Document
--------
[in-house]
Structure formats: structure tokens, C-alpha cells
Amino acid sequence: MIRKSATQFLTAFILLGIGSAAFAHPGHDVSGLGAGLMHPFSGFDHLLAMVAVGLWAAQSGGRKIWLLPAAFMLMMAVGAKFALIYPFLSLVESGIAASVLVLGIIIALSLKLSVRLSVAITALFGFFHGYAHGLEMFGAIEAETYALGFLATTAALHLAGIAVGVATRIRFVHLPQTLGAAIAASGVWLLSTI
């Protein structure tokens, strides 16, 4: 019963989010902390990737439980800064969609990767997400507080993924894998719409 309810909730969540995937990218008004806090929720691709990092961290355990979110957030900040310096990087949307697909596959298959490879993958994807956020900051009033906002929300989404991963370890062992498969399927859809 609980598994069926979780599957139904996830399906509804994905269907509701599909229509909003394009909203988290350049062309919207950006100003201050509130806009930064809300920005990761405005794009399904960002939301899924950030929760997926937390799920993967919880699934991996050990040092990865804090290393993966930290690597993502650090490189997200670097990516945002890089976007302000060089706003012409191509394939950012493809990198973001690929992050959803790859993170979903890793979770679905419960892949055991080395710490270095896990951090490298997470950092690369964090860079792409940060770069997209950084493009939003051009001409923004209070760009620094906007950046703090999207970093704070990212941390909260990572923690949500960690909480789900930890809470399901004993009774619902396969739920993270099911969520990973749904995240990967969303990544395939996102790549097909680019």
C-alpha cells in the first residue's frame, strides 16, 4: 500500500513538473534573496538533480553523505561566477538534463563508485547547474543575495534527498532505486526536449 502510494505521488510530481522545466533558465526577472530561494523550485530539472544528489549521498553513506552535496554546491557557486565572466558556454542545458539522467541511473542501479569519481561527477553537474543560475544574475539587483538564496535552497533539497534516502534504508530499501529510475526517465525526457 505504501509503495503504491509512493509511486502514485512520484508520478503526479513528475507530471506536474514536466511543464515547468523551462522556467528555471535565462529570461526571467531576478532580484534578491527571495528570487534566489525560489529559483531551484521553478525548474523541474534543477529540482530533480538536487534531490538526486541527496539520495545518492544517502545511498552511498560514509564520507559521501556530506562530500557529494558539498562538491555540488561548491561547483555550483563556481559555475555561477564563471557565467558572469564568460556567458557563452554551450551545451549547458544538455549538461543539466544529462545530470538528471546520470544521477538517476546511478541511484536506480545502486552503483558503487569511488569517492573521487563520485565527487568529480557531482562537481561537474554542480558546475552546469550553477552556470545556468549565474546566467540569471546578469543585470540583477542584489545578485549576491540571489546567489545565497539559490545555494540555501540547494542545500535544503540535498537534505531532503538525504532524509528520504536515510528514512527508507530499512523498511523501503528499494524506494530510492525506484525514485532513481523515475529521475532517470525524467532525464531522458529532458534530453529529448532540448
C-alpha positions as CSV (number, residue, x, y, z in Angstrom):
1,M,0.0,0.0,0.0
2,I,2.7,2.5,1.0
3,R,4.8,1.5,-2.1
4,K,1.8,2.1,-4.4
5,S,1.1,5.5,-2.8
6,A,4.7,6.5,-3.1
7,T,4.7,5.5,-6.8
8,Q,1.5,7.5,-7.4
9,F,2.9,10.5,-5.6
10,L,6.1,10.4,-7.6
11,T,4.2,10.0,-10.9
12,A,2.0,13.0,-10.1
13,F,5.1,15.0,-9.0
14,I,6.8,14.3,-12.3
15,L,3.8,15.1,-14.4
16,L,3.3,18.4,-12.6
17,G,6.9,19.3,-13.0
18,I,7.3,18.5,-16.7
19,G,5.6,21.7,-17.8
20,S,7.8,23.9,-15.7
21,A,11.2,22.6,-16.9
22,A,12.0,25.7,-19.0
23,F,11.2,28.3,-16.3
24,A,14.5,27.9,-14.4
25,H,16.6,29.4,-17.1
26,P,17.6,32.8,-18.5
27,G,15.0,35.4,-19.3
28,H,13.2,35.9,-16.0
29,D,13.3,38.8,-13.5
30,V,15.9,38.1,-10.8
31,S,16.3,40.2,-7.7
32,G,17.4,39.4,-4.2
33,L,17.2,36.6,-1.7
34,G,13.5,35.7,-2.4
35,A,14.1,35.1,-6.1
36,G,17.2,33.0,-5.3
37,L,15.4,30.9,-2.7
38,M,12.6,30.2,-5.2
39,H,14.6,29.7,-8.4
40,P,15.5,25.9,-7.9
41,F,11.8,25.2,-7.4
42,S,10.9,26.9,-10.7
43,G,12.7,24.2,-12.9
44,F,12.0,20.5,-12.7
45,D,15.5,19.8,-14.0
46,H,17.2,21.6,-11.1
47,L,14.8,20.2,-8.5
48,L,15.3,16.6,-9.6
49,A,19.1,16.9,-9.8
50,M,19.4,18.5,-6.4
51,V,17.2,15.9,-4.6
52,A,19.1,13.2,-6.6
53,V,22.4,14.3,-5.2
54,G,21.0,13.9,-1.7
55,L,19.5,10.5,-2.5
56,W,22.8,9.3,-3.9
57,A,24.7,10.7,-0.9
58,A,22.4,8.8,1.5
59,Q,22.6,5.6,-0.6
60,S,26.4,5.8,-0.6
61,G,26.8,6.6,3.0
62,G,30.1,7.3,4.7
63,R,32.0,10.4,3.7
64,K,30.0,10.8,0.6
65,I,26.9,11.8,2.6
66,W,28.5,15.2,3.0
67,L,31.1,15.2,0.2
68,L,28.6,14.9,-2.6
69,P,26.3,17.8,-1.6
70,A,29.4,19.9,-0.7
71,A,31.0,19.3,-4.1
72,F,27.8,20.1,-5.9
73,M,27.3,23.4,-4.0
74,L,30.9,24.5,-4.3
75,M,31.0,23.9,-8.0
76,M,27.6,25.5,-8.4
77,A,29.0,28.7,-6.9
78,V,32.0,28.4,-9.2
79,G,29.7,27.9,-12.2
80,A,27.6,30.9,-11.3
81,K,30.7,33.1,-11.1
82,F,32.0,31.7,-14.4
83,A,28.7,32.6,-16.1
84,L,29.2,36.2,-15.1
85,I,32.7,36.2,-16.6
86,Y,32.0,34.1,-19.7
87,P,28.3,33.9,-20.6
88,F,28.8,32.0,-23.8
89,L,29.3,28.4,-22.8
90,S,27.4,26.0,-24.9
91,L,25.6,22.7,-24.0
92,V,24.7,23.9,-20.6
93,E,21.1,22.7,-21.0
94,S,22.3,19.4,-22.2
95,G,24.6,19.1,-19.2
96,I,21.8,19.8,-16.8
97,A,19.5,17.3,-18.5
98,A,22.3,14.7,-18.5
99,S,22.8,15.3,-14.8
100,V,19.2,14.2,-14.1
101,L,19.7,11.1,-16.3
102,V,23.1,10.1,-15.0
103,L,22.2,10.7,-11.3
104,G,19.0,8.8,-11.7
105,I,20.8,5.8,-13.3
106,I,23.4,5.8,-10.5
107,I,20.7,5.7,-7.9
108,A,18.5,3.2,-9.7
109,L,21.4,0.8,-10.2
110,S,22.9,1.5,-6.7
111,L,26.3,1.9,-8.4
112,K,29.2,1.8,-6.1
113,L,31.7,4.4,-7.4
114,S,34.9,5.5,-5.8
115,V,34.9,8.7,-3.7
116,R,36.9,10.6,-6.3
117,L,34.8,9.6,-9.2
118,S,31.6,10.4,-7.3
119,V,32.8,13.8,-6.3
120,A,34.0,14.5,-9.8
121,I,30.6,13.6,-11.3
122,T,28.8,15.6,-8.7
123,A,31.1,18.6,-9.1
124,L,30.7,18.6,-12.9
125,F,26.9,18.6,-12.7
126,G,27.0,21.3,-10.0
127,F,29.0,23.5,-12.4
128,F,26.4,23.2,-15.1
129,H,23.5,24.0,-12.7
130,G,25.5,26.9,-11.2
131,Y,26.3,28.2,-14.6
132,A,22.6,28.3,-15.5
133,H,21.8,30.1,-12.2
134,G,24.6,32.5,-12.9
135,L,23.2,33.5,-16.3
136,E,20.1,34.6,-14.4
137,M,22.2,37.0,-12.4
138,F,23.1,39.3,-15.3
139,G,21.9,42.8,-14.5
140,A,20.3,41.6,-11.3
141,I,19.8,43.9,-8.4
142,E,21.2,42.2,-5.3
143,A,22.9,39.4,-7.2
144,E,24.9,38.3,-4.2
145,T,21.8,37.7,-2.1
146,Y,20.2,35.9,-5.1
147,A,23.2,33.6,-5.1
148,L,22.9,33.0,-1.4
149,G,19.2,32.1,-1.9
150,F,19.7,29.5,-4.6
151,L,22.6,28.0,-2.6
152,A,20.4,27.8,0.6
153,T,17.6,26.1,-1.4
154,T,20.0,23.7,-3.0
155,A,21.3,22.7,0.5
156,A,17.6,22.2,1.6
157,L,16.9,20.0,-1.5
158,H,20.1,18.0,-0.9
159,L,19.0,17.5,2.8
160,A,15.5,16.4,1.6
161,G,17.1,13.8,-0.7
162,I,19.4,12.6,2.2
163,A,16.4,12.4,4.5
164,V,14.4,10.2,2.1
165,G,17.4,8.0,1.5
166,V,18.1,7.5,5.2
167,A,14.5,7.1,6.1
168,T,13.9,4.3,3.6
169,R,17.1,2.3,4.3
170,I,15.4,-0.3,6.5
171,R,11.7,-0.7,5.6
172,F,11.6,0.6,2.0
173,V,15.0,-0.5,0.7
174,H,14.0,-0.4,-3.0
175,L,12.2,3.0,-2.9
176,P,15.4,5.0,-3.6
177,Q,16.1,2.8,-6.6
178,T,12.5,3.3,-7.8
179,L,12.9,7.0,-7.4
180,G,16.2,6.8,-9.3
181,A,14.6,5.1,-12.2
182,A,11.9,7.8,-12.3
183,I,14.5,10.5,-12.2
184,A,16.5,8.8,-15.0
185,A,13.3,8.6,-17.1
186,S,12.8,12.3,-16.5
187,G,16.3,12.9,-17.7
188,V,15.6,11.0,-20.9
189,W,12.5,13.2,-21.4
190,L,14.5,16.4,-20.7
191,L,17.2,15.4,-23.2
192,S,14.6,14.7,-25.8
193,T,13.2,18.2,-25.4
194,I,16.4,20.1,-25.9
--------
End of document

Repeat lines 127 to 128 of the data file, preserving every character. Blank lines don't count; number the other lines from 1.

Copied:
121,I,30.6,13.6,-11.3
122,T,28.8,15.6,-8.7